A turkey thawed using the cold-water method should be cooked immediately. “Cook the turkey to an internal temperature of 165 degrees, as measured by a food thermometer in the thickest part of both the bird’s thigh and breast,” Saunier says. If the turkey is stuffed, the stuffing inside should also reach 165 degrees before it’s done. It’s best practice to allow more cooking time when planning Thanksgiving dinner to ensure everything runs according to schedule.
Thaw in the Microwave
You may be able to thaw your turkey in the microwave, assuming that your turkey is small enough or that you have a larger microwave. (As a rule of thumb, you’ll find that a 12-to-14-pound turkey is the maximum size most microwaves can accommodate.) Consult your owner’s manual for the minutes per pound and the recommended power level to use when thawing a turkey. The United States Department of Agriculture instructs cooks to remove all the original packaging and place the turkey on a microwave-safe dish to catch any juices.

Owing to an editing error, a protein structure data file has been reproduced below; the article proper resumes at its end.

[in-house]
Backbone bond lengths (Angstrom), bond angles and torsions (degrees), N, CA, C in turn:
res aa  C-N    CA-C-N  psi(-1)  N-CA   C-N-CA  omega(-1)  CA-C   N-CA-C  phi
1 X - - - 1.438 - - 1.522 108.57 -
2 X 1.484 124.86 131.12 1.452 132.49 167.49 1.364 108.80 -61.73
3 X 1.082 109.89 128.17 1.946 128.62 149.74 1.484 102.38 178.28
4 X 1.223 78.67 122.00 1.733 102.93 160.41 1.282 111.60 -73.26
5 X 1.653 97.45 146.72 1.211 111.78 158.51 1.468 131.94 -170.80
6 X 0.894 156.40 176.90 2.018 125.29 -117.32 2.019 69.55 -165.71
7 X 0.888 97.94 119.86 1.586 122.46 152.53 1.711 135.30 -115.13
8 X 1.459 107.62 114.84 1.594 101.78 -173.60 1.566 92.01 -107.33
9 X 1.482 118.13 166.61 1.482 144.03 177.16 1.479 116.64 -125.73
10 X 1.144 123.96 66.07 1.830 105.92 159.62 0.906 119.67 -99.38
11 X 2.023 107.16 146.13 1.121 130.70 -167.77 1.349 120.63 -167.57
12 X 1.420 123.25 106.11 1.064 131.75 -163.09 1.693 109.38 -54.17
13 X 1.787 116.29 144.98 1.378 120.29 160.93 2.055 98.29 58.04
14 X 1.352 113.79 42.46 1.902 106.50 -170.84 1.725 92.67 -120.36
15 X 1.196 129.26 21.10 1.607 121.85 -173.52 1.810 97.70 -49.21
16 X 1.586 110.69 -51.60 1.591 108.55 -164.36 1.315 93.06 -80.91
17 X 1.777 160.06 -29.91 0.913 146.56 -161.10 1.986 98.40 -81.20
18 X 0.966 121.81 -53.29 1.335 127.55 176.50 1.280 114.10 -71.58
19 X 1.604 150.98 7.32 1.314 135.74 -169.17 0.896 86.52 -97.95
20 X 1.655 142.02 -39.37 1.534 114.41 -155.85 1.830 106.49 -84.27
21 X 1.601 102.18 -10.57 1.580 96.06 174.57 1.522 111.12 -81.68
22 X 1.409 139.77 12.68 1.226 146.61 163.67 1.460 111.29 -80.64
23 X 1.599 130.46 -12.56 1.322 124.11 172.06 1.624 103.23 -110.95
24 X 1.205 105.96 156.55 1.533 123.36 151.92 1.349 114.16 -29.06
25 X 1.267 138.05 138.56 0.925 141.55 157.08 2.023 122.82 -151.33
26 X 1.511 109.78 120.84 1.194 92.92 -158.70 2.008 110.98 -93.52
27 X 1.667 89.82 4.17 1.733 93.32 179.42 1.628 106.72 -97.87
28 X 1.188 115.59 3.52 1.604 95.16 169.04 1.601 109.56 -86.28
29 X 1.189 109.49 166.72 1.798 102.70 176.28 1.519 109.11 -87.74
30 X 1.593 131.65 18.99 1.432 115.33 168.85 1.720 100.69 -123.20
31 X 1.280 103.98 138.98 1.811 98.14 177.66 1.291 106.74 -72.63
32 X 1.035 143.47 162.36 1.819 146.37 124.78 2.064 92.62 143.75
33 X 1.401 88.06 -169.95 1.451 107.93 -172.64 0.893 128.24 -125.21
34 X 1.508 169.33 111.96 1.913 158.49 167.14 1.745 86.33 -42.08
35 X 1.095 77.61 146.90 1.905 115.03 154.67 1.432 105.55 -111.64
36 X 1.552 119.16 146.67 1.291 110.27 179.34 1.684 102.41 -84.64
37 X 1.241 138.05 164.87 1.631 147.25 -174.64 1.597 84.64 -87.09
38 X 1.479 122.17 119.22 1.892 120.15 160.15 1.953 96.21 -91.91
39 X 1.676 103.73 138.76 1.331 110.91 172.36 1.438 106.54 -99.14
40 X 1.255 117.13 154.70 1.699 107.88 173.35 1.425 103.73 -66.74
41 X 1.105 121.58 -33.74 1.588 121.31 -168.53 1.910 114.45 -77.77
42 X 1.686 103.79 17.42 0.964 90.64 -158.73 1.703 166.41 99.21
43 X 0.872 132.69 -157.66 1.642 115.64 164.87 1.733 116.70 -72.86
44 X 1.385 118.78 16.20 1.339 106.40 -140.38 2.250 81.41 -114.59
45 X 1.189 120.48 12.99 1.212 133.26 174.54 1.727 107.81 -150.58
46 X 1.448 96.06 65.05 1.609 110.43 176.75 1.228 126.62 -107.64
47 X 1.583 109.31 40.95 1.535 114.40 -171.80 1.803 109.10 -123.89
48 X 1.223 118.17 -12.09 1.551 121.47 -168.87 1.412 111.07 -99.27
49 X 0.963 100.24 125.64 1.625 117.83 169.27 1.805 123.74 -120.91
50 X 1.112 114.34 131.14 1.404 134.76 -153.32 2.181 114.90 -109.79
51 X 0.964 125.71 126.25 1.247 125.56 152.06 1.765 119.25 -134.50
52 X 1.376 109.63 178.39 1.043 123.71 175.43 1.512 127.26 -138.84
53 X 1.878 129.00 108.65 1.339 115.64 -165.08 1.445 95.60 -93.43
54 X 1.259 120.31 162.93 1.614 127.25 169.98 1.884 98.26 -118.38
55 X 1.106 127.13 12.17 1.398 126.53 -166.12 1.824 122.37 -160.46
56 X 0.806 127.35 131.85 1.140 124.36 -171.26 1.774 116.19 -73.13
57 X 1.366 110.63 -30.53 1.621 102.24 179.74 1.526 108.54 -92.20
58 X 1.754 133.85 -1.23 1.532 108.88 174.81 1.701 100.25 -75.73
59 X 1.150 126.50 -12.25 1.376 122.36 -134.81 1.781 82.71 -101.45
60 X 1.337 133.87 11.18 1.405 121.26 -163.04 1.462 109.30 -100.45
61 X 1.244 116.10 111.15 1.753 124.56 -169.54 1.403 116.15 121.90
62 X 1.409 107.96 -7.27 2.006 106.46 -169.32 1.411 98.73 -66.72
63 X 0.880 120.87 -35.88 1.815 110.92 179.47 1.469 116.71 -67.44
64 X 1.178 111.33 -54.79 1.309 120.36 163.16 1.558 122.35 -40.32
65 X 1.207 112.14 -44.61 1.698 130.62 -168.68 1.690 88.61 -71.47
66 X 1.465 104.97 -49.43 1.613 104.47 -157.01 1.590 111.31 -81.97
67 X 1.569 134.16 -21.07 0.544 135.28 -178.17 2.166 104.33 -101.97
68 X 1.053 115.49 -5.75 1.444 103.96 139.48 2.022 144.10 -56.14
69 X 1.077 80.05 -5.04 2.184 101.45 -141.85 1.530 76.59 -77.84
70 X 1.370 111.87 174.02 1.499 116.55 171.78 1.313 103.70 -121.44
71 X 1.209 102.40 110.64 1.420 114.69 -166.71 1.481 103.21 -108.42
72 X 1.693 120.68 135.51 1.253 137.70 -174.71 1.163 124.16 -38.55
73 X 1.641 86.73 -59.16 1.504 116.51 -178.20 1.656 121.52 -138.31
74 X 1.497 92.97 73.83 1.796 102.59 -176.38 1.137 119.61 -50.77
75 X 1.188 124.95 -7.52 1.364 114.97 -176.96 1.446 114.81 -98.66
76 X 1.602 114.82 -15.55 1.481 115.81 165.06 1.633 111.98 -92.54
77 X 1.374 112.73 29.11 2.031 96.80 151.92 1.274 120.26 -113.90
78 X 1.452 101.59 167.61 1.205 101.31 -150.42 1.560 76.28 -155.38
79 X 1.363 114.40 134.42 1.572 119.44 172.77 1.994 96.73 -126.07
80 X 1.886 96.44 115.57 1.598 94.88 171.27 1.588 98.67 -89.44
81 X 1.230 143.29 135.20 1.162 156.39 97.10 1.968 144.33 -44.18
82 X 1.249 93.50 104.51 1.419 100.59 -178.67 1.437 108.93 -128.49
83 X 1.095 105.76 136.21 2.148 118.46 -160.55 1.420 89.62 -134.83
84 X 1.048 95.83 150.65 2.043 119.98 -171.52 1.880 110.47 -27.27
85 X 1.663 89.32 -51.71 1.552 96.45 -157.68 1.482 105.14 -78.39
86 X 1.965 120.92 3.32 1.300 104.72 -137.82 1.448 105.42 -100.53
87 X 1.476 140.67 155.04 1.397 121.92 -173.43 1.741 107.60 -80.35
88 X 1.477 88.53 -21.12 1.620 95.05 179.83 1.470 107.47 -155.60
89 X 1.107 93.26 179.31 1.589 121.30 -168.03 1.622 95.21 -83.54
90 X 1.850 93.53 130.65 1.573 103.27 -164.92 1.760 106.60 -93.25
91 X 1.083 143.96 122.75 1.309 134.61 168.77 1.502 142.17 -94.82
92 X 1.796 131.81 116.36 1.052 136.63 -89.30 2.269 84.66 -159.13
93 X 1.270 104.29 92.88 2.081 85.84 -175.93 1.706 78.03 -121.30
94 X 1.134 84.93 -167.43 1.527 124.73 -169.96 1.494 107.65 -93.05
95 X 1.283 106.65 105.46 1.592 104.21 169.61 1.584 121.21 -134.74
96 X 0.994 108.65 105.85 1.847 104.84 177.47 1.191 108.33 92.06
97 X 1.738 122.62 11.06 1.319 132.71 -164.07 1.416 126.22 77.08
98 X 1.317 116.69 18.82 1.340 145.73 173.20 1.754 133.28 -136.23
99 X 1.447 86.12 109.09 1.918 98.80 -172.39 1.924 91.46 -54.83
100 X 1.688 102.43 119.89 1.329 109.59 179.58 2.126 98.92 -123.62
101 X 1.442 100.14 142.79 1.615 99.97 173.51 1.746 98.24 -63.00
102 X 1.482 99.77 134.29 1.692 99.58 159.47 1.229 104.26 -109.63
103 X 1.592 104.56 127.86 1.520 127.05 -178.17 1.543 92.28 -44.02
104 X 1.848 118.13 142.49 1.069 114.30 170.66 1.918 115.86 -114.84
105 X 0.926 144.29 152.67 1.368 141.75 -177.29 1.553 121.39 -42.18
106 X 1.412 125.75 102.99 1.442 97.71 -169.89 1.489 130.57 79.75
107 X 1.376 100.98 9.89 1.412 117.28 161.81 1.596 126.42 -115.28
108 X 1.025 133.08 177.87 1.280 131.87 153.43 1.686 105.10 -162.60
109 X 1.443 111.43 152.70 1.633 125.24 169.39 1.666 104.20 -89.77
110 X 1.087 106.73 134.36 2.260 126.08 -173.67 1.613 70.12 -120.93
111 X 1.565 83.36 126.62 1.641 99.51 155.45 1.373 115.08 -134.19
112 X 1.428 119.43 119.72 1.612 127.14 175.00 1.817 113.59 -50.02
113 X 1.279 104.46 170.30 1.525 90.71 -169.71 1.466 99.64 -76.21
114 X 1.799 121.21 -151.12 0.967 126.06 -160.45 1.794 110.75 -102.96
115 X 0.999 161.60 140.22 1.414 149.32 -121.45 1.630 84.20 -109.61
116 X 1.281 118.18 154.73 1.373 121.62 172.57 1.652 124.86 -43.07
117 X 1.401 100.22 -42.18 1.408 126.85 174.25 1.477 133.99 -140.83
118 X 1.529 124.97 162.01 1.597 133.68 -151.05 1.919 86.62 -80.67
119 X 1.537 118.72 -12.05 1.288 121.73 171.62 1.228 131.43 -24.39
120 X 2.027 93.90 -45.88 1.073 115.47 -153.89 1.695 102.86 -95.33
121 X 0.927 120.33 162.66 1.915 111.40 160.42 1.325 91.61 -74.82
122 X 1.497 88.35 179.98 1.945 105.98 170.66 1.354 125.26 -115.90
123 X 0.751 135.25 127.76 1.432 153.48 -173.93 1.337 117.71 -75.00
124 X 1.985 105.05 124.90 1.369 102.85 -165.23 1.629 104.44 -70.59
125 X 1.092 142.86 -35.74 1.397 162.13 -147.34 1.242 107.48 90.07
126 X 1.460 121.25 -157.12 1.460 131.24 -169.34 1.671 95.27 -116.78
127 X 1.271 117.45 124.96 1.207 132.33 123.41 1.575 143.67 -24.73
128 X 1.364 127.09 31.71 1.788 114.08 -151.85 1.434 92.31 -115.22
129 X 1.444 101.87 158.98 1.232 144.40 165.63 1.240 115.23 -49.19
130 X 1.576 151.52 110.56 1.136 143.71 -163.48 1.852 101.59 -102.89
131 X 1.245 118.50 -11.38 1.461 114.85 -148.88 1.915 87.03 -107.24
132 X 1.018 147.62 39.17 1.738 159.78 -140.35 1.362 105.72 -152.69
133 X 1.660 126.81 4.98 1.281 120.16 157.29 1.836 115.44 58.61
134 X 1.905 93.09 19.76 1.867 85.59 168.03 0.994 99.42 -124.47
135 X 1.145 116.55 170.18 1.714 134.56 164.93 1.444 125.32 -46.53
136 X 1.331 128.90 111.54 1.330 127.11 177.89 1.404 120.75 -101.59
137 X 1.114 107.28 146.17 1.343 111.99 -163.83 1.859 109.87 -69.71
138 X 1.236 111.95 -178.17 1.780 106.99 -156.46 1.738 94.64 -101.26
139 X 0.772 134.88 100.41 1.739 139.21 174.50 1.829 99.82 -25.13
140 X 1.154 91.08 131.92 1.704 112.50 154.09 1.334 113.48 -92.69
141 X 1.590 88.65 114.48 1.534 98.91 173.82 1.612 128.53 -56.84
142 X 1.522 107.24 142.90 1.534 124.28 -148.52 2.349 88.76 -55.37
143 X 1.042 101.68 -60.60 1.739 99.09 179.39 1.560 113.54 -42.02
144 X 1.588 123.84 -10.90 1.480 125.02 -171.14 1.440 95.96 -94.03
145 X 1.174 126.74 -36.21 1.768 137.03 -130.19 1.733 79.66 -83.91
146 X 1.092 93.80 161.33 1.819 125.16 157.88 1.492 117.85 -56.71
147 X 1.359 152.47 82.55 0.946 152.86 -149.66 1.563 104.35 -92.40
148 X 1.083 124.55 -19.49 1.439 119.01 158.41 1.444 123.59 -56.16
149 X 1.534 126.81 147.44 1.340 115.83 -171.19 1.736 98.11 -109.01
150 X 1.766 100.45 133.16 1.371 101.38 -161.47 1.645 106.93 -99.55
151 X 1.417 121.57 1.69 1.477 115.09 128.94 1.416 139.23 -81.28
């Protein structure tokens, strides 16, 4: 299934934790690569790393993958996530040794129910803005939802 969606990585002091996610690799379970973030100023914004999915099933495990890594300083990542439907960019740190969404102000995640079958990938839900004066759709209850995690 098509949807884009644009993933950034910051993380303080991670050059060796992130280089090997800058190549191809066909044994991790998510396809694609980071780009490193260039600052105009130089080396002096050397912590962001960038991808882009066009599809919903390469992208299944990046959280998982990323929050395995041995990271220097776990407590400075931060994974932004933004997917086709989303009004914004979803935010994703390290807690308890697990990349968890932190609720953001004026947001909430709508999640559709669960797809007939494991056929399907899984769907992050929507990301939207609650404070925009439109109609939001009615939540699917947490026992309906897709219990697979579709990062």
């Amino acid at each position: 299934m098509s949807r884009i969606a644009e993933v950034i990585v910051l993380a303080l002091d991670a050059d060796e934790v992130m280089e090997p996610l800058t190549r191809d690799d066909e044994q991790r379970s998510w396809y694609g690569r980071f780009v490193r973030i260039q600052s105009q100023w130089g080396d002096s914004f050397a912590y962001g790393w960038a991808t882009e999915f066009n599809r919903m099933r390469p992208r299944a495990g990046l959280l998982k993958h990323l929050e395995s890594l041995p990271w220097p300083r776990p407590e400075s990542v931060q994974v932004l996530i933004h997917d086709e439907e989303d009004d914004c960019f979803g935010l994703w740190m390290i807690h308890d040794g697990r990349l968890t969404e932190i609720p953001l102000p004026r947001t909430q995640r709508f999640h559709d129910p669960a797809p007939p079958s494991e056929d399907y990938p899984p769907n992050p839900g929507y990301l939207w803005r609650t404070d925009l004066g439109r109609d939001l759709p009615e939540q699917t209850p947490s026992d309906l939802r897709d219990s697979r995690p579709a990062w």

Allow six minutes per pound when thawing a turkey in the microwave and flip it several times during the process. If the turkey starts to cook instead of thaw, let it rest for five minutes before resuming. Halfway through thawing, the USDA instructs cooks to cover the tips of the wings and drumsticks with a small piece of plastic wrap to prevent them from cooking. Once the turkey is thawed, cook it immediately.
Do Not Leave on the Counter to Thaw